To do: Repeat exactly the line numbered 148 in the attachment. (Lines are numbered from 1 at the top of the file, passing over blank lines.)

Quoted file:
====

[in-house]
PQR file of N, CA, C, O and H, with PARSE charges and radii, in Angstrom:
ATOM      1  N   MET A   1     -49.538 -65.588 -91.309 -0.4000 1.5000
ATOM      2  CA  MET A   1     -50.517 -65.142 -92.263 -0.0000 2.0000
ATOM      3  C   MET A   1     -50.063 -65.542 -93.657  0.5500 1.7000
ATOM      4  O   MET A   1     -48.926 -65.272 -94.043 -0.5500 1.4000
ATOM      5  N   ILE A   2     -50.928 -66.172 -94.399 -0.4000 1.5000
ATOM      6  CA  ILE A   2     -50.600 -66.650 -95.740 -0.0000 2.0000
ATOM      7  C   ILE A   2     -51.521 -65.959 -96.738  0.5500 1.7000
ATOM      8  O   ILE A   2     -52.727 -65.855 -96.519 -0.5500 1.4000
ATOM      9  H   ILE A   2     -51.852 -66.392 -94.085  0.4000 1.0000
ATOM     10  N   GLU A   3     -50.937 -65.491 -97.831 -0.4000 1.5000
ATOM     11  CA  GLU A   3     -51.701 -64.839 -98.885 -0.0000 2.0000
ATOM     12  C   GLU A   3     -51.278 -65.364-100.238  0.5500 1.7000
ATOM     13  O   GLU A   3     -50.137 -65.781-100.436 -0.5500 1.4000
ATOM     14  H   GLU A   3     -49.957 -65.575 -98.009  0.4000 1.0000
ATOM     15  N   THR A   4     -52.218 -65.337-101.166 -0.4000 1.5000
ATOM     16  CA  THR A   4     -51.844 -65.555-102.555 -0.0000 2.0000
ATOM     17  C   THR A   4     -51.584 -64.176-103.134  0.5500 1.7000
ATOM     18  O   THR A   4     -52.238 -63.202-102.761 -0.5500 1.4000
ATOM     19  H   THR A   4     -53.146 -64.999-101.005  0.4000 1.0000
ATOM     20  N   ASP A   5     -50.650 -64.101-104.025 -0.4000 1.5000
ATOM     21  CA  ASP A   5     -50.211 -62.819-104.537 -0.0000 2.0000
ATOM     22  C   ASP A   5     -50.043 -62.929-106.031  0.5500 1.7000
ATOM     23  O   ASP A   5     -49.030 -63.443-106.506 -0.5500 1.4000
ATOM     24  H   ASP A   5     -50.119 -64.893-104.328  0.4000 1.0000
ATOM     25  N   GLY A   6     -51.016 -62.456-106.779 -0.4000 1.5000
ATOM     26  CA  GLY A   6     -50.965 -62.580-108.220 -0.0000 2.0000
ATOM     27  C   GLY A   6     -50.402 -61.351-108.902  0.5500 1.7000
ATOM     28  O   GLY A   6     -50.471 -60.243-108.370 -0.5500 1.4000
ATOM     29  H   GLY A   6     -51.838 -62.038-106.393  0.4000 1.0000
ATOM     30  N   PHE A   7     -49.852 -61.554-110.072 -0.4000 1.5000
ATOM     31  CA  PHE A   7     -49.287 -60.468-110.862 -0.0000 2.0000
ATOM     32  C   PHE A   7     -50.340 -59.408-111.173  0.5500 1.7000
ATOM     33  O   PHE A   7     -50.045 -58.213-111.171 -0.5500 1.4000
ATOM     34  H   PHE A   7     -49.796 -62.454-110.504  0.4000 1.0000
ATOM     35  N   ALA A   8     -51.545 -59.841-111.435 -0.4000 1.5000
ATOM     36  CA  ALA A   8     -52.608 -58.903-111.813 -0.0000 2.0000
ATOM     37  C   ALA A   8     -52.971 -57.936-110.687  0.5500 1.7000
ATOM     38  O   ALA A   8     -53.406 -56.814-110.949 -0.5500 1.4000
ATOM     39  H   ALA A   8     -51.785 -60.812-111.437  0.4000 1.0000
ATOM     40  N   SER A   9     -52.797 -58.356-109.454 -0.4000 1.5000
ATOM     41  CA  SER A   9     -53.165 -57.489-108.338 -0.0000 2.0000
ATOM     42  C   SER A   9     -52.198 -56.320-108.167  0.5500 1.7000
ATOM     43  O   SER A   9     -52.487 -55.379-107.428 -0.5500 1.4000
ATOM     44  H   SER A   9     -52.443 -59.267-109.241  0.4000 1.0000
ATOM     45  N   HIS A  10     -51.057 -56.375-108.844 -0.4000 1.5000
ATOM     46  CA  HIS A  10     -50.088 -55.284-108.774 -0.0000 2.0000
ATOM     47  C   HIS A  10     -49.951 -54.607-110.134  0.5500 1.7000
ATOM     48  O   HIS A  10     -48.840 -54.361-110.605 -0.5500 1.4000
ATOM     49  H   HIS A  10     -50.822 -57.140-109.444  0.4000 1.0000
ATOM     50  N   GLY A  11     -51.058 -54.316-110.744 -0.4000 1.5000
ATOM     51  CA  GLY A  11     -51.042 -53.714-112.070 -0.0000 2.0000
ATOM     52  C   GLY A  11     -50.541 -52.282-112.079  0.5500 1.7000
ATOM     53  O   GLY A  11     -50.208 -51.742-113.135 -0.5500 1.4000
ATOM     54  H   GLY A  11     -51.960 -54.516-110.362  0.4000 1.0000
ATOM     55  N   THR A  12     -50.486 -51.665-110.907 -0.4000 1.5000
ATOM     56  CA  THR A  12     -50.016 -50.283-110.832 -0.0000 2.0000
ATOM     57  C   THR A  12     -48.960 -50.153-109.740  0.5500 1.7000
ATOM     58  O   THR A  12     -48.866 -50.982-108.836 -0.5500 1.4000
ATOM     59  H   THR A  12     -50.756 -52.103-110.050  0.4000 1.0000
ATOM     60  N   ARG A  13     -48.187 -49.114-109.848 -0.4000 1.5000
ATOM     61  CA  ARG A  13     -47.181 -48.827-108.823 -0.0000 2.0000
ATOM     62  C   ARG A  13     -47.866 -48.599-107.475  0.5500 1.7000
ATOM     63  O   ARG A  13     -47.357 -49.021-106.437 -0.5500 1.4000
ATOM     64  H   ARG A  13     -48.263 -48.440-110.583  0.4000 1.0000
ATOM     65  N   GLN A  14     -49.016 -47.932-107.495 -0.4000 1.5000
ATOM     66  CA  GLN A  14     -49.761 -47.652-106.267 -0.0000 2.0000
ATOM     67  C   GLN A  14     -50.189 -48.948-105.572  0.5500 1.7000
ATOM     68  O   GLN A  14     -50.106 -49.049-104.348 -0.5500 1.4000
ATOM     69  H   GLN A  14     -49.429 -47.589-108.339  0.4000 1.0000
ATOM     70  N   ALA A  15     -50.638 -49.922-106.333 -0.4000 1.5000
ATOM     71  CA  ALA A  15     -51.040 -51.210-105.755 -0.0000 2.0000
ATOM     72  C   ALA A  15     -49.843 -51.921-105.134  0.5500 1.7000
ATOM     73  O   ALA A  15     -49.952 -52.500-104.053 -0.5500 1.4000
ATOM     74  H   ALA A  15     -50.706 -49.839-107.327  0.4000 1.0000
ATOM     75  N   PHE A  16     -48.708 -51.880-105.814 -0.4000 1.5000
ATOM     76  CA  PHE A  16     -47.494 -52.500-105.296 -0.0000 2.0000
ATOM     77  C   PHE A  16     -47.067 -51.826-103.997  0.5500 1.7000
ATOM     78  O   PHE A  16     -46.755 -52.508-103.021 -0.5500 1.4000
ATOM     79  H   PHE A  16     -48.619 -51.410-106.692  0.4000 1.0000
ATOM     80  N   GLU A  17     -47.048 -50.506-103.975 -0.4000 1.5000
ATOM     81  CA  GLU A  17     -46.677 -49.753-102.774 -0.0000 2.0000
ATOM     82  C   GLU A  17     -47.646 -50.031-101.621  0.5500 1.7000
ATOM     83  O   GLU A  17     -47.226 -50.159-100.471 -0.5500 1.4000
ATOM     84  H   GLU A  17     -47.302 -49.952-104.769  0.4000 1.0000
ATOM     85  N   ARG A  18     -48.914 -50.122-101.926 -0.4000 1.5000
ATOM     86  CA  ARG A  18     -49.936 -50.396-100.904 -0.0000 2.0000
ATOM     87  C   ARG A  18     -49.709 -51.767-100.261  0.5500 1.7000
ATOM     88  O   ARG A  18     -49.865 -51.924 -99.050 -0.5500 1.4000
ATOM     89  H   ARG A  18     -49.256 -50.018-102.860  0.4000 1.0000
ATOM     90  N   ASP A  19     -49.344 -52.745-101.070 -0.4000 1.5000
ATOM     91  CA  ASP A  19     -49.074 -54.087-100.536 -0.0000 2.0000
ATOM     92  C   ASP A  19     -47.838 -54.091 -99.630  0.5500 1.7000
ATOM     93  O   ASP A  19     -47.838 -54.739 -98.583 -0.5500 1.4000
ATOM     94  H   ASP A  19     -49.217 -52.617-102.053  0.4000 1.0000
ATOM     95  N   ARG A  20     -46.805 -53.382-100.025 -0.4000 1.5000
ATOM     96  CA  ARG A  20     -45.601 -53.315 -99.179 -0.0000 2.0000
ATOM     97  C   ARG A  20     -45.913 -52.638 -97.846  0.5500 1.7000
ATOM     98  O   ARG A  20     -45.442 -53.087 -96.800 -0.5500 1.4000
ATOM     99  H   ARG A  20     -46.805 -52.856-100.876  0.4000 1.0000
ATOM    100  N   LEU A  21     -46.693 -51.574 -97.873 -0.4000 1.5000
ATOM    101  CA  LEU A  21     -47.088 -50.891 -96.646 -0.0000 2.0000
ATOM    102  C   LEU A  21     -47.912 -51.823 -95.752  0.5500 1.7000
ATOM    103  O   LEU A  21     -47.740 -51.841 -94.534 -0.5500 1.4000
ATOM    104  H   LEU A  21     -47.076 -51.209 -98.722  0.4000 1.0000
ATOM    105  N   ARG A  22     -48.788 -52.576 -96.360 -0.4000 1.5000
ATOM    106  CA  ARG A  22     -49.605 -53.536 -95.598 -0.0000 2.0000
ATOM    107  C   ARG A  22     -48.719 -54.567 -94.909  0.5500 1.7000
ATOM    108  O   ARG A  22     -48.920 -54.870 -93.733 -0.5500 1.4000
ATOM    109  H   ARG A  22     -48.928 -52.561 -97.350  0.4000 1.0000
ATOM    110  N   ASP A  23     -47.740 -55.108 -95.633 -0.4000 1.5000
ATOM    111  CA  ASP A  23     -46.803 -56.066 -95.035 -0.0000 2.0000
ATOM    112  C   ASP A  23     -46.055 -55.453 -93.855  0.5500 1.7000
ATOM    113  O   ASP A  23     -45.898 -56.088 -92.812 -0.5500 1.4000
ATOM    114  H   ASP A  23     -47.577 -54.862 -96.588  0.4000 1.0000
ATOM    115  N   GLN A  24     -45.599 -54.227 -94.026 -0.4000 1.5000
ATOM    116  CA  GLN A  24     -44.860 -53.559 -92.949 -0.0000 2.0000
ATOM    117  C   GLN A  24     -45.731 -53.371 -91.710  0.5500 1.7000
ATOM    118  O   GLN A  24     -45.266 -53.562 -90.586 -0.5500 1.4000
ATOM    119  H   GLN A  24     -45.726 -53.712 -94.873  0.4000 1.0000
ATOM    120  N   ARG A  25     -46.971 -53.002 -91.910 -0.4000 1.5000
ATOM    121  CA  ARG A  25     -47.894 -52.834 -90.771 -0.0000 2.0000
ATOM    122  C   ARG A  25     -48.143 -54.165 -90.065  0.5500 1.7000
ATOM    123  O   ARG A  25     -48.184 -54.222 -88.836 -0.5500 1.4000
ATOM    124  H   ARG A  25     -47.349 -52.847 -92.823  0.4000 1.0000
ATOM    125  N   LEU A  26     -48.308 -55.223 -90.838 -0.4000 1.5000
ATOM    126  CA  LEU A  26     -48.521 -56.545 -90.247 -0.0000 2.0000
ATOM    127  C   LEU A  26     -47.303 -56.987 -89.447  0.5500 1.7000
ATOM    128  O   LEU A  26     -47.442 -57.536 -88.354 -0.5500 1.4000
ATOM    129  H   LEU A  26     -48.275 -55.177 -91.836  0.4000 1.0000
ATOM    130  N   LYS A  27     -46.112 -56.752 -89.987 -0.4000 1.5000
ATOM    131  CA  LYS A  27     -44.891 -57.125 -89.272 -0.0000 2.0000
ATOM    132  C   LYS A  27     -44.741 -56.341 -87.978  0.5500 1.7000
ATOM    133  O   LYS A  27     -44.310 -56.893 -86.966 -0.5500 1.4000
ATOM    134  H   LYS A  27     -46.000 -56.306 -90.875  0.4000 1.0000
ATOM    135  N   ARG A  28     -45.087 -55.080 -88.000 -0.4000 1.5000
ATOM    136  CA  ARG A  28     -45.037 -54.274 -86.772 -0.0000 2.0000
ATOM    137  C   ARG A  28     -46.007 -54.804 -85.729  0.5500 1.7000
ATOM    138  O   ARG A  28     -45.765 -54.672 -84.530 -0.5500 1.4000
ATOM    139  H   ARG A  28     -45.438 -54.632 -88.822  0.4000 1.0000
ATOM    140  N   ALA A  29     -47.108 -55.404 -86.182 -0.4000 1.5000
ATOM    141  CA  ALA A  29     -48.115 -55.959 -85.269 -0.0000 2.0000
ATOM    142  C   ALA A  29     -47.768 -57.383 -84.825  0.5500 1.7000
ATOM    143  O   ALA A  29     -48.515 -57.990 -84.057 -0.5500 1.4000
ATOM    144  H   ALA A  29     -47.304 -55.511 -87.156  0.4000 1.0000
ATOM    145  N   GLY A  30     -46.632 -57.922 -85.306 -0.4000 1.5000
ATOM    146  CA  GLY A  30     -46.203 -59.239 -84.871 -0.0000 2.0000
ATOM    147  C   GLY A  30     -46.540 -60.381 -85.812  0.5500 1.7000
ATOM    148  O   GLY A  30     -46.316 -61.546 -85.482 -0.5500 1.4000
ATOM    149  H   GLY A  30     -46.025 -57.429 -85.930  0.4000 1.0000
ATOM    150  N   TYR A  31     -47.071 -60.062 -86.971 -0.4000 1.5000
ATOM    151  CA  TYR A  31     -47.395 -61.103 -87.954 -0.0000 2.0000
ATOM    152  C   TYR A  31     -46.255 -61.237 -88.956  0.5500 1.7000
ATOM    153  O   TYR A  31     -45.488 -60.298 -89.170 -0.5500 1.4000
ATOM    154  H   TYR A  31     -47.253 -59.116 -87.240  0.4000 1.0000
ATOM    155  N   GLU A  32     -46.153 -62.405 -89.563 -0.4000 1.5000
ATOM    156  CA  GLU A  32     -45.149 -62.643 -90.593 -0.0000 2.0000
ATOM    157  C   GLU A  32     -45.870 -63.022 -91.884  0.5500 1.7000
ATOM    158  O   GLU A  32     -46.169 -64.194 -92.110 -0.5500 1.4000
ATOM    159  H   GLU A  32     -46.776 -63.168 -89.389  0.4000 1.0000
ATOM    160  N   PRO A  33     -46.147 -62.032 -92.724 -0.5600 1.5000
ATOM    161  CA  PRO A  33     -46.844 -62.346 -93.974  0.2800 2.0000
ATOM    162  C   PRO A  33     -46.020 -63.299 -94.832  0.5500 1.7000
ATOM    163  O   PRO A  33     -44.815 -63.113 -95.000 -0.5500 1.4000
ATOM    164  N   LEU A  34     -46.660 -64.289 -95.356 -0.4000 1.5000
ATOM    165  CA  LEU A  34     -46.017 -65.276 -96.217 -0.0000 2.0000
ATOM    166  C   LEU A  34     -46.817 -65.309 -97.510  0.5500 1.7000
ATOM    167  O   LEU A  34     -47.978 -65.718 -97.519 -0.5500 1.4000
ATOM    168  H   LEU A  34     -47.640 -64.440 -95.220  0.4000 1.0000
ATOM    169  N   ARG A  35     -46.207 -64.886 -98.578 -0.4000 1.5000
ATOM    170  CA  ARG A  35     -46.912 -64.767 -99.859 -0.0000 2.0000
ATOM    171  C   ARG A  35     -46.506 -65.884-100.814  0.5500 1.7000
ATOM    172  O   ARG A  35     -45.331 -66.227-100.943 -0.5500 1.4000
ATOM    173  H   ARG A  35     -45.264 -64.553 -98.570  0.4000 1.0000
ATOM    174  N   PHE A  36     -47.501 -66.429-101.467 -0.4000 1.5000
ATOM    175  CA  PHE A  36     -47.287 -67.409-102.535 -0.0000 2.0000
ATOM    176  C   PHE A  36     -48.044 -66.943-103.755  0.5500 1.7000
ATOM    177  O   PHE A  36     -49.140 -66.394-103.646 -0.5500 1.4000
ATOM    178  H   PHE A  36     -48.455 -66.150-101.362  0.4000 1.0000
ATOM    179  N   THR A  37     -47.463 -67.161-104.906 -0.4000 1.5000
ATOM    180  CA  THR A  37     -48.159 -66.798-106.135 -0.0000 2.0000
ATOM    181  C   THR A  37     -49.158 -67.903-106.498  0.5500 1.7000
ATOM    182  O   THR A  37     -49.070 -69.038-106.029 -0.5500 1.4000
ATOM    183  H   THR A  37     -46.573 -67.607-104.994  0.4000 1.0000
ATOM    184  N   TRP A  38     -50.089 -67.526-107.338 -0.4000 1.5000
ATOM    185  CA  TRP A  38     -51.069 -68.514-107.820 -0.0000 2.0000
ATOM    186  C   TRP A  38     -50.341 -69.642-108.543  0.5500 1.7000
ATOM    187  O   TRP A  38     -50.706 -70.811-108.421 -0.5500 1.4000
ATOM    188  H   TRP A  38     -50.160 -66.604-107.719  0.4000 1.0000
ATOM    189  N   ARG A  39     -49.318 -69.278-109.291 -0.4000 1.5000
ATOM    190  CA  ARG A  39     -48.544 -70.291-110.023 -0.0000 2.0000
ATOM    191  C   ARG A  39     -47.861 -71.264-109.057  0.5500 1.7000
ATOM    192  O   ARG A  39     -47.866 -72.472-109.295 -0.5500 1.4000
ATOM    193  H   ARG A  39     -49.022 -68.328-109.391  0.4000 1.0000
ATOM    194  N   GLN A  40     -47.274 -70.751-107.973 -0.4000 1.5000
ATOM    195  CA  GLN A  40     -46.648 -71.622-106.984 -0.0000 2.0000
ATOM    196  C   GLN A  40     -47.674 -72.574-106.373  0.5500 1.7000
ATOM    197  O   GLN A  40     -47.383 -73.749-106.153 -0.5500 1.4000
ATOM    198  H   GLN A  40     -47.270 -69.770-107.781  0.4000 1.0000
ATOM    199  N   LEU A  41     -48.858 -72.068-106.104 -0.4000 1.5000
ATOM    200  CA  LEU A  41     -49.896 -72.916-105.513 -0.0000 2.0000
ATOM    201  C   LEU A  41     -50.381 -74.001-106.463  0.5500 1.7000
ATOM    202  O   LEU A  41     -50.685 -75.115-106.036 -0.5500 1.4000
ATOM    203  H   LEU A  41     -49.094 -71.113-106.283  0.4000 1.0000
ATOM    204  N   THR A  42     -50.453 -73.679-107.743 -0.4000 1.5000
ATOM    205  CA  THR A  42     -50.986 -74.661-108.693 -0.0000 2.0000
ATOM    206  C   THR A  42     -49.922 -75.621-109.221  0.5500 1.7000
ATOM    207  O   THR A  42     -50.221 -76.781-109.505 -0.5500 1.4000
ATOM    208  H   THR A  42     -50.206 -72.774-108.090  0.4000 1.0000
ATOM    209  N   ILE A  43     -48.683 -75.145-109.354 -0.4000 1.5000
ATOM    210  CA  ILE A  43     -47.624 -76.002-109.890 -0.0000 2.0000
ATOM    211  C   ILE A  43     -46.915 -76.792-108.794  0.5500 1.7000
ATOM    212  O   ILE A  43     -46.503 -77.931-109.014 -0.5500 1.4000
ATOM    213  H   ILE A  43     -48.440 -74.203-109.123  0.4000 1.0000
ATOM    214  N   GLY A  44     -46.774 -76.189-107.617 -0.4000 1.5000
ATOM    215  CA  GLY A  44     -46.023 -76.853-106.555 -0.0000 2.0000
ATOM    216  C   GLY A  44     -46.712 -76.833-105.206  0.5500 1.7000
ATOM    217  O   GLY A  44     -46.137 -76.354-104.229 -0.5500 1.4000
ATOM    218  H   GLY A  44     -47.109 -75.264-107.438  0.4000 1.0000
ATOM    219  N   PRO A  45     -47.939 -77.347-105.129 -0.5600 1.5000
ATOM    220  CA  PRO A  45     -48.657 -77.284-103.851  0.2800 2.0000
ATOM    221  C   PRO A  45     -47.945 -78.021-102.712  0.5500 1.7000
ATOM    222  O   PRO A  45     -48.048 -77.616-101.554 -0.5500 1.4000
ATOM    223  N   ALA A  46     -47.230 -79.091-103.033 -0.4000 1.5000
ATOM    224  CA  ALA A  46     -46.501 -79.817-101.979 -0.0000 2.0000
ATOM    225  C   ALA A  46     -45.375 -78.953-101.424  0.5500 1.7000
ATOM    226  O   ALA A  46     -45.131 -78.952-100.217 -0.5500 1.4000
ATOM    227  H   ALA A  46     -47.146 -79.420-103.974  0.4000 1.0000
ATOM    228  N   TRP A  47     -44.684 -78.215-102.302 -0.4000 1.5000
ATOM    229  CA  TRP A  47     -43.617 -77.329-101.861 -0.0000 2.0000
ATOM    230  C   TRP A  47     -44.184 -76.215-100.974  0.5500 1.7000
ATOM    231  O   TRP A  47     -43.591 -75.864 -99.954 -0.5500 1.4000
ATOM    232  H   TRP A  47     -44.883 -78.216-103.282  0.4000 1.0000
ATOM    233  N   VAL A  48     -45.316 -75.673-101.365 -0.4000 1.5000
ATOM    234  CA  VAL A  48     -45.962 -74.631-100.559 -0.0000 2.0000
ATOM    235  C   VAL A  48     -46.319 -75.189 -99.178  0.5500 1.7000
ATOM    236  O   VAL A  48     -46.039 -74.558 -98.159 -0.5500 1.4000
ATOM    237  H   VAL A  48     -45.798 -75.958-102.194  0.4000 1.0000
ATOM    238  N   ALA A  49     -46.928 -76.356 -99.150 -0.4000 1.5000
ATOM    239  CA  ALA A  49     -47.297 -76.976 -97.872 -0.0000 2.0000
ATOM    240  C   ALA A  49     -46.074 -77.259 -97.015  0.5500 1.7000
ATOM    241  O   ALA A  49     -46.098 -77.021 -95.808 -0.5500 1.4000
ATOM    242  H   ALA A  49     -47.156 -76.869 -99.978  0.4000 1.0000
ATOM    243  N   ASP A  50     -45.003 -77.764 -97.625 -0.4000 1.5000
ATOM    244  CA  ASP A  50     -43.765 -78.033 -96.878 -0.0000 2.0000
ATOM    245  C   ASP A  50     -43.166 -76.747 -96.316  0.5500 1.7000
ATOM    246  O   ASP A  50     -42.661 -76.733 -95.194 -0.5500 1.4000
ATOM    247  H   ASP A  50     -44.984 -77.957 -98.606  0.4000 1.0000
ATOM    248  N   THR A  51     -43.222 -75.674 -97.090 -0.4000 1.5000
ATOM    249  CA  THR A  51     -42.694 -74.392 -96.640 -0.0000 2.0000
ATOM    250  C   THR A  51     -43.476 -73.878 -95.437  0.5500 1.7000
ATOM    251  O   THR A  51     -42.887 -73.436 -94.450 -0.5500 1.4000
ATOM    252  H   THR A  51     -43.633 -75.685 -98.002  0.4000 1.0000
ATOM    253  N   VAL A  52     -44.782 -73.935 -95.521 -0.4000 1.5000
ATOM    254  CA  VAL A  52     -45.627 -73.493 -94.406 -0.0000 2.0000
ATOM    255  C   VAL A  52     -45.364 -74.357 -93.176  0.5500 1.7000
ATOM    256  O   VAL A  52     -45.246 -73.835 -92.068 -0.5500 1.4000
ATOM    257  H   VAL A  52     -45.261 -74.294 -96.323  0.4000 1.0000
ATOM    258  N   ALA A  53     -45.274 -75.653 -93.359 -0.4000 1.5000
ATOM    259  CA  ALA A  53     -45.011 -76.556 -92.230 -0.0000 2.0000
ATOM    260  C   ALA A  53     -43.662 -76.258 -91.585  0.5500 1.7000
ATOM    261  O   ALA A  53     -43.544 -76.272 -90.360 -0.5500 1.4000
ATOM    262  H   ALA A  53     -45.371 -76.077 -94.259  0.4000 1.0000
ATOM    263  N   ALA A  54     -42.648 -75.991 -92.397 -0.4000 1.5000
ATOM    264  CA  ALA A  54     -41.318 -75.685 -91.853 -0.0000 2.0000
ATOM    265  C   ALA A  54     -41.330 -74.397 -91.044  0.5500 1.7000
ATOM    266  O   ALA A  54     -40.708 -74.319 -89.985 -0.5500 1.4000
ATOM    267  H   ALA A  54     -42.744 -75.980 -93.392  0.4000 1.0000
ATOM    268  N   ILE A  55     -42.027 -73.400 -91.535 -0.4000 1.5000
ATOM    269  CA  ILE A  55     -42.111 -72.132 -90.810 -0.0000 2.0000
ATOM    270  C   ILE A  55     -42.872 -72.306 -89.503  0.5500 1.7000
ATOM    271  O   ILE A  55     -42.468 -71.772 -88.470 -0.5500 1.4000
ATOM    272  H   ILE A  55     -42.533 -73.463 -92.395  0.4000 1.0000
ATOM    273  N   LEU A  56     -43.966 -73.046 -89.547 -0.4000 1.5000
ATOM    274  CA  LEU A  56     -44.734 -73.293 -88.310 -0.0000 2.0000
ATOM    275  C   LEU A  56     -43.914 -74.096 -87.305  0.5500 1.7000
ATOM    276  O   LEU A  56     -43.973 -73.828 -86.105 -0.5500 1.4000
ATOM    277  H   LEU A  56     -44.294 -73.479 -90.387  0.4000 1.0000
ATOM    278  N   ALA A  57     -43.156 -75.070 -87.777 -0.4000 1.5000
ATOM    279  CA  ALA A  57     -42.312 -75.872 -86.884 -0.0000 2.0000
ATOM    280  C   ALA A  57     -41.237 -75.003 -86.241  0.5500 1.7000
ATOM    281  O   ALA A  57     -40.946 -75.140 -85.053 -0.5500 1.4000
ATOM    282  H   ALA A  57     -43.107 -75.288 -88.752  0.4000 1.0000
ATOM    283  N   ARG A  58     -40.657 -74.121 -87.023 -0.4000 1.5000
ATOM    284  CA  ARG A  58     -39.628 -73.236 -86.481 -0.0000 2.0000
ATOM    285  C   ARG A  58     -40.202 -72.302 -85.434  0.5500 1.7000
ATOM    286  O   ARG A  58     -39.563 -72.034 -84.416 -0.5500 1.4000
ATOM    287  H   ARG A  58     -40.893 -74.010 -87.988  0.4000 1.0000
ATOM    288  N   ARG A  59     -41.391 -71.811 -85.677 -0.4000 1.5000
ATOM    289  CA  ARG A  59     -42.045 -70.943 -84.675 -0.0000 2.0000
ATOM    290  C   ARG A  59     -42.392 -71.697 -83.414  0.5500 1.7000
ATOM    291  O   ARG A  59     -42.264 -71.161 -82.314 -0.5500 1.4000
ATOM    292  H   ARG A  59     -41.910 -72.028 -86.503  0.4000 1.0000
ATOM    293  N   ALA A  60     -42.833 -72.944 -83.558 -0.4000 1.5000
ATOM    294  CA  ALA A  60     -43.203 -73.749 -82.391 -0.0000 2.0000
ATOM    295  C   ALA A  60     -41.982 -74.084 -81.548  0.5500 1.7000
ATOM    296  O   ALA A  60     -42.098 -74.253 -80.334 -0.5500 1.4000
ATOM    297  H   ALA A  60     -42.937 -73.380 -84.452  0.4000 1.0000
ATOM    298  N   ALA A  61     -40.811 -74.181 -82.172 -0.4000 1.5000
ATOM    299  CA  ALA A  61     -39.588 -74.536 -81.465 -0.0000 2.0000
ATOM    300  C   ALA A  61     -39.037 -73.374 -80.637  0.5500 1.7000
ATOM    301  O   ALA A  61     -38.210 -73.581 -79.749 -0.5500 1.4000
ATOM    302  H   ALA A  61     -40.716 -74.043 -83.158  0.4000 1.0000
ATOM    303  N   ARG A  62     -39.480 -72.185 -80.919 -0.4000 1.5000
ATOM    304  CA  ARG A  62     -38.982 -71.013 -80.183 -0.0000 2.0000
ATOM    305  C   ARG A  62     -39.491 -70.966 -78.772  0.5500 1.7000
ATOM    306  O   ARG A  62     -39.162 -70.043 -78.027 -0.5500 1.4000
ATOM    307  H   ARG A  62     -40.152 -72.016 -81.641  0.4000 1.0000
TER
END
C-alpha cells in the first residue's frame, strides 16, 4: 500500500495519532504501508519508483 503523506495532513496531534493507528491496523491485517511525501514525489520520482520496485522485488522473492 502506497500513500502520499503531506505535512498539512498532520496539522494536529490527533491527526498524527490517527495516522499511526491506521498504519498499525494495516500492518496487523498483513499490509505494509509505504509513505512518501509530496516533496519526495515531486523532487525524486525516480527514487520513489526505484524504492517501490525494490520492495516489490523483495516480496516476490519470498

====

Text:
ATOM    146  CA  GLY A  30     -46.203 -59.239 -84.871 -0.0000 2.0000